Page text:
By Dr Aparaajita Pandey
As the world watches the events that unfold between Russia and Ukraine and speculates on the future of Taiwan, Venezuela has quietly increased its oil production in an attempt to cash in on the rising crude oil prices. The Venezuelan instance is not an aberration, it is emblematic of a mostly neglected facet of the Russian approach to global politics. The ties between Russia and Latin America and the Caribbean are often not the most talked about; however, historically these ties have played a strategic role in great power politics and as Moscow starts to assert its dominance over Eastern Europe once again, it is once again time to study the Russian approach towards the western hemisphere.
The recent visits by the Argentine President, Alberto Fernandez and that by the Brazilian President – Jair Bolsonaro should not be seen as individual events with superficial value. The meeting between the Latin American Heads of States and Putin and the observably warm exchange between them is just one of the ramifications of the long – term strategy of re-engagement that Russia has adopted since 2018. The Russian interest in Latin America and the Caribbean has been long standing and has remained unwavering since the cold war. Moscow invariably finds congruence of political ideology somewhere in the Latin American continent, combining that with the strategic location of Latin America vis-à-vis the United States, the region states to more and more like an obvious ally by the minute.
Russia has steadily made in-roads into the region through trade, defense, and energy sectors; it has also been successful in building political partnerships across the region especially with more authoritarian regimes. Cuba, Venezuela, and Nicaragua the countries famously termed the ‘troika of tyranny’ by the US during the Trump regime have found support in Russia for some time; however, Russia has begun to find allies also in countries like Argentina, Brazil, Colombia, and Mexico. These are nations that have been traditionally close to the United States. The Trump and Biden regimes have both hurt the US’ relations with their neighbours in the Western hemisphere for different reasons.
While the Trump administration is mostly seen as an aberration that was marred with hateful and racially motivated speech against Latin American nations, the Biden administration has managed to alienate Heads of State like Bolsonaro due to lack of similarities in political ideologies and outlook. The recent rise of the left of centre governments and leaders in Latin America has also become a factor that is aided in the widening of the Chasm between US and Latin America. At the same time Russia has been not only an echo of political ideology but it has also proven itself to be a reliable partner. Recently, Fernandez stated that ‘Russia stood with us when no one stood with us’; a statement that indicates not only how close the two countries are but also how distant Argentina feels from the US- its traditional partner.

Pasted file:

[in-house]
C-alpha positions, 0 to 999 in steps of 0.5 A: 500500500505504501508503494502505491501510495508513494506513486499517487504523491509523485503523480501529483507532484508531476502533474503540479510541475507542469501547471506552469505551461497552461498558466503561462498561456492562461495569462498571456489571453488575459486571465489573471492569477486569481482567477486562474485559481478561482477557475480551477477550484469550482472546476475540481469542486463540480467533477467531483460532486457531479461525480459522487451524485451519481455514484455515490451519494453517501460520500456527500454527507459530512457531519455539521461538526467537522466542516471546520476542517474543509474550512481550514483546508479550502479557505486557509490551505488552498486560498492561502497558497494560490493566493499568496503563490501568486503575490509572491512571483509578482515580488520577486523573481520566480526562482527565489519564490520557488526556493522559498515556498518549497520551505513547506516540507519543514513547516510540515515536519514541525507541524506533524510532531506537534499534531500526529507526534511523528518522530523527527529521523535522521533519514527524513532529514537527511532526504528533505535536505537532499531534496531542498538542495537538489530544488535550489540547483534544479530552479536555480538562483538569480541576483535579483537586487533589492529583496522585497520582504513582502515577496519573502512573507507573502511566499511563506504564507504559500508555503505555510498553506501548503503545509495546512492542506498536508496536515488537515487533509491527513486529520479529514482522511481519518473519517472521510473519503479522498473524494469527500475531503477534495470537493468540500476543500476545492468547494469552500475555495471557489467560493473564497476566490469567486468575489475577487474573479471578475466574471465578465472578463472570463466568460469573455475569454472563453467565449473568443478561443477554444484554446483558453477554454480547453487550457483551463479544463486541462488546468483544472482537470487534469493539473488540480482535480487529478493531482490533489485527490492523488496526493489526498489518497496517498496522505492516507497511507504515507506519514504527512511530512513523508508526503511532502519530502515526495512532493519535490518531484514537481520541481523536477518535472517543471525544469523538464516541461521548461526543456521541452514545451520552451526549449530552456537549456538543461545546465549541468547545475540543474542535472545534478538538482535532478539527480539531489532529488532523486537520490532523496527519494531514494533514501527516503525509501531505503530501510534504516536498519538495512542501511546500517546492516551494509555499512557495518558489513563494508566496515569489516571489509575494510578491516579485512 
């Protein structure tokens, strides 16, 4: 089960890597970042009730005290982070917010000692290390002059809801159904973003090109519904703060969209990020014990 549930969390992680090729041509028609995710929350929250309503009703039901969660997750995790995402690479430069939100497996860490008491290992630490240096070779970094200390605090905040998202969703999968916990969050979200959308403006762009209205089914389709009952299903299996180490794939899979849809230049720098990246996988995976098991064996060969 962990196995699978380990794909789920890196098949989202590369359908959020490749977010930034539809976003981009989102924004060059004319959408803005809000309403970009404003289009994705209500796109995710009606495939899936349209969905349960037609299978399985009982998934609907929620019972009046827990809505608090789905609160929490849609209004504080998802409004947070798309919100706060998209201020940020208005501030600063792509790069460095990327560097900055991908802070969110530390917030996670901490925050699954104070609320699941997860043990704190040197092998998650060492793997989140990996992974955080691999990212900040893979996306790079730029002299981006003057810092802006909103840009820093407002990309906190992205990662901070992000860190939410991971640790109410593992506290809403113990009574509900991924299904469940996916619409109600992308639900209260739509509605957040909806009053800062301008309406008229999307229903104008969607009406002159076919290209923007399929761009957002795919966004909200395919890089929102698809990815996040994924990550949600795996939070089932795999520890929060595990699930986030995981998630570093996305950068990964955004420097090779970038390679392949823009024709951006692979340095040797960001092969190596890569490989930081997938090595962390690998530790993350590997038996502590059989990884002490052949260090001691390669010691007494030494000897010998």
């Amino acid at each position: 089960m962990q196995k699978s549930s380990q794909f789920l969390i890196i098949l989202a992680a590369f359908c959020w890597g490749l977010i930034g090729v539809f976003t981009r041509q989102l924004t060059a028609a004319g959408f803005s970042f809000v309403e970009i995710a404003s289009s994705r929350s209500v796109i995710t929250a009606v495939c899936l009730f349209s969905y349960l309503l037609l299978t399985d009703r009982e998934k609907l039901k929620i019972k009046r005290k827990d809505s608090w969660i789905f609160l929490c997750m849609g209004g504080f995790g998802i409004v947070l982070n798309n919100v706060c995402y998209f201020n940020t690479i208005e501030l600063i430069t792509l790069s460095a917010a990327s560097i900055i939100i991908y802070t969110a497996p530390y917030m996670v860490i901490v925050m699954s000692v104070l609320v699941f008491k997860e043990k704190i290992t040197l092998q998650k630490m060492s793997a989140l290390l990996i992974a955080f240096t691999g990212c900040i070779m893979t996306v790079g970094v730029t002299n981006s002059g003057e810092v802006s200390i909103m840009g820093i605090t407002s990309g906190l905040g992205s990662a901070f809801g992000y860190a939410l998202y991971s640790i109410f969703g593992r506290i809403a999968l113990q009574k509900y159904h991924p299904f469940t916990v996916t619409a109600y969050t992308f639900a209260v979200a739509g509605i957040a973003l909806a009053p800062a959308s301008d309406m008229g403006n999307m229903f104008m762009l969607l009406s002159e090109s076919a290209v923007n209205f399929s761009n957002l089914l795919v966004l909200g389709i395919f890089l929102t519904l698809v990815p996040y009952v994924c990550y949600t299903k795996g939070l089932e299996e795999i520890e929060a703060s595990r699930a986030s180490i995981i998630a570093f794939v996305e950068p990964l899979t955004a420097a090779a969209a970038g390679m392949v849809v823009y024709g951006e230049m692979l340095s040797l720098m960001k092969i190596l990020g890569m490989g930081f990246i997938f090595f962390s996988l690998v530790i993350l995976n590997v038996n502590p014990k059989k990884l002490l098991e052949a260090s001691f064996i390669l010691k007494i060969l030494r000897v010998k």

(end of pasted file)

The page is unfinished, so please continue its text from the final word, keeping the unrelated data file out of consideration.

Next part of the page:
The Latin American ties for Russia are not just of historical or economic significance, they carry geopolitical and strategic leverage. The geographical proximity of Latin America to the US is an underlying factor for the Russian interest in the region. Putin recently announced that he was willing to deploy the Russian military in the Western hemisphere, while that seems implausible given the Russian engagement in Ukraine, it certainly has not gone unnoticed in Washington. This was stated as a retaliation to the US’ and NATO’s increased engagement in Ukraine and Eastern Europe. Much to the chagrin of the region the US has often referred to Latin America as its ‘backyard’, Russia adopts the same approach to the erstwhile Soviet nations of Eastern Europe and Central Asia.
The inroads that NATO and the US have made in Eastern Europe as well as the willingness of the previously Soviet countries to be a part of the US led NATO has been seen as an intrusion by Russia and a fitting retribution was the Russian engagement in Latin America. The Russian approach in the Latin American region presently has based itself on the rising Anti- US sentiment in the region, the anti- US authoritarian regimes that seek out the Russian support and Russia willingly provides it, Russian investment and experience in key industries like oil and gas, military, space exploration, and civil nuclear capabilities, as well as the Russian expertise in cyber warfare.
The Latin American sphere of influence presently sees itself dominated by three major players, China, US, and Russia – in that order. As China steadily gains more ground, Russia and US will be fighting for what is left and Russia plans to build enough goodwill and political engagement so as to challenge the influence of the US as the US is challenging the Russian influence in Eastern Europe.
(The author is a political analyst and has a PhD in Latin American Studies from Jawaharlal Nehru University. Views expressed are personal and do not reflect the official position or policy of Financial Express Online. Reproducing this content without permission is prohibited).